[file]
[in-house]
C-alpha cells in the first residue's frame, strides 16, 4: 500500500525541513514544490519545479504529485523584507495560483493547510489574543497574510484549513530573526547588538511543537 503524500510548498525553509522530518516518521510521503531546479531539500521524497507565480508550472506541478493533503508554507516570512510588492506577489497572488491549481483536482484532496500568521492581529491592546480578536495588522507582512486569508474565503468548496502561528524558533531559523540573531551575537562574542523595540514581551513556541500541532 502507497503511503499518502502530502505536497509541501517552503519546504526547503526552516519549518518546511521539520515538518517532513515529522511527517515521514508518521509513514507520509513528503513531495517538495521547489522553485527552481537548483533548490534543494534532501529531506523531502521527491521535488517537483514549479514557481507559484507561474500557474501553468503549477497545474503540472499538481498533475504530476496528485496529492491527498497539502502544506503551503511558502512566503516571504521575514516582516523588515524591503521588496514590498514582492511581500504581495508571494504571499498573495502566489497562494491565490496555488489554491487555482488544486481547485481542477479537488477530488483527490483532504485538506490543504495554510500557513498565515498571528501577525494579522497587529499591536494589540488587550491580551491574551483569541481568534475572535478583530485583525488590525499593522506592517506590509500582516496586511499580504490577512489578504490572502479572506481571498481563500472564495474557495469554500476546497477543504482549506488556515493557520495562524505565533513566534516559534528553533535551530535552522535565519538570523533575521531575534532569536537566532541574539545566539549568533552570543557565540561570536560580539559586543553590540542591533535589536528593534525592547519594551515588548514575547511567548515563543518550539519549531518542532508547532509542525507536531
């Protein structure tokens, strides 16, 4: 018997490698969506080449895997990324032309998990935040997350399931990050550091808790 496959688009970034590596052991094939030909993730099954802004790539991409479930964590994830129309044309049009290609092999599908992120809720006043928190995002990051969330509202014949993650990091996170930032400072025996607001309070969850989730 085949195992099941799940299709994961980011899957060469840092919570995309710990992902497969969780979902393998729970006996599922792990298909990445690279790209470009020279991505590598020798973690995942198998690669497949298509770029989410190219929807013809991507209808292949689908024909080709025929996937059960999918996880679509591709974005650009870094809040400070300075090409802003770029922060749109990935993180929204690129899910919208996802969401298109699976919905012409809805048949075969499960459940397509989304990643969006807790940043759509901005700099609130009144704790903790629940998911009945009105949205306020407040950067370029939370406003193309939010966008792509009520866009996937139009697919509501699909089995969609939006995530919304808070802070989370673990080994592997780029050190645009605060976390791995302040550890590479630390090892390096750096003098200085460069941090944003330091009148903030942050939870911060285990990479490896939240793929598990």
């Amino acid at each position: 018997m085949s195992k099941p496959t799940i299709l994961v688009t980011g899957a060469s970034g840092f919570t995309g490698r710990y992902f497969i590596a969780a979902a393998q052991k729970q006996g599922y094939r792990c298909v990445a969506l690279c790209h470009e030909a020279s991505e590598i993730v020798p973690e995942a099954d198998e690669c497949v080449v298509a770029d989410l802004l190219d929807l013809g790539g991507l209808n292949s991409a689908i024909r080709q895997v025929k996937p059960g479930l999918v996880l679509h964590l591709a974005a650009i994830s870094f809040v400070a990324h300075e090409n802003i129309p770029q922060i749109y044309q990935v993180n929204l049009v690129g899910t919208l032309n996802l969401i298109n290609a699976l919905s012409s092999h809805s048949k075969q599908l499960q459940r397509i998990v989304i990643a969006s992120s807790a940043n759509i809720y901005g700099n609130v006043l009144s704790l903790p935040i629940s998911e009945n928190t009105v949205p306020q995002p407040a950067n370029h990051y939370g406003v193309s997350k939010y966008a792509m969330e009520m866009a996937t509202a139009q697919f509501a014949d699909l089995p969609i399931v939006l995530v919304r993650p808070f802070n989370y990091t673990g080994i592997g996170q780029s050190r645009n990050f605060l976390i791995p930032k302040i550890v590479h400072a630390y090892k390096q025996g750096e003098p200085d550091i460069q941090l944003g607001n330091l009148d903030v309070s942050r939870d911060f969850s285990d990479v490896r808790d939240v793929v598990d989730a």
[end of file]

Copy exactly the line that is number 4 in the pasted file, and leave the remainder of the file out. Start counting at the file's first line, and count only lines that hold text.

């Amino acid at each position: 018997m085949s195992k099941p496959t799940i299709l994961v688009t980011g899957a060469s970034g840092f919570t995309g490698r710990y992902f497969i590596a969780a979902a393998q052991k729970q006996g599922y094939r792990c298909v990445a969506l690279c790209h470009e030909a020279s991505e590598i993730v020798p973690e995942a099954d198998e690669c497949v080449v298509a770029d989410l802004l190219d929807l013809g790539g991507l209808n292949s991409a689908i024909r080709q895997v025929k996937p059960g479930l999918v996880l679509h964590l591709a974005a650009i994830s870094f809040v400070a990324h300075e090409n802003i129309p770029q922060i749109y044309q990935v993180n929204l049009v690129g899910t919208l032309n996802l969401i298109n290609a699976l919905s012409s092999h809805s048949k075969q599908l499960q459940r397509i998990v989304i990643a969006s992120s807790a940043n759509i809720y901005g700099n609130v006043l009144s704790l903790p935040i629940s998911e009945n928190t009105v949205p306020q995002p407040a950067n370029h990051y939370g406003v193309s997350k939010y966008a792509m969330e009520m866009a996937t509202a139009q697919f509501a014949d699909l089995p969609i399931v939006l995530v919304r993650p808070f802070n989370y990091t673990g080994i592997g996170q780029s050190r645009n990050f605060l976390i791995p930032k302040i550890v590479h400072a630390y090892k390096q025996g750096e003098p200085d550091i460069q941090l944003g607001n330091l009148d903030v309070s942050r939870d911060f969850s285990d990479v490896r808790d939240v793929v598990d989730a």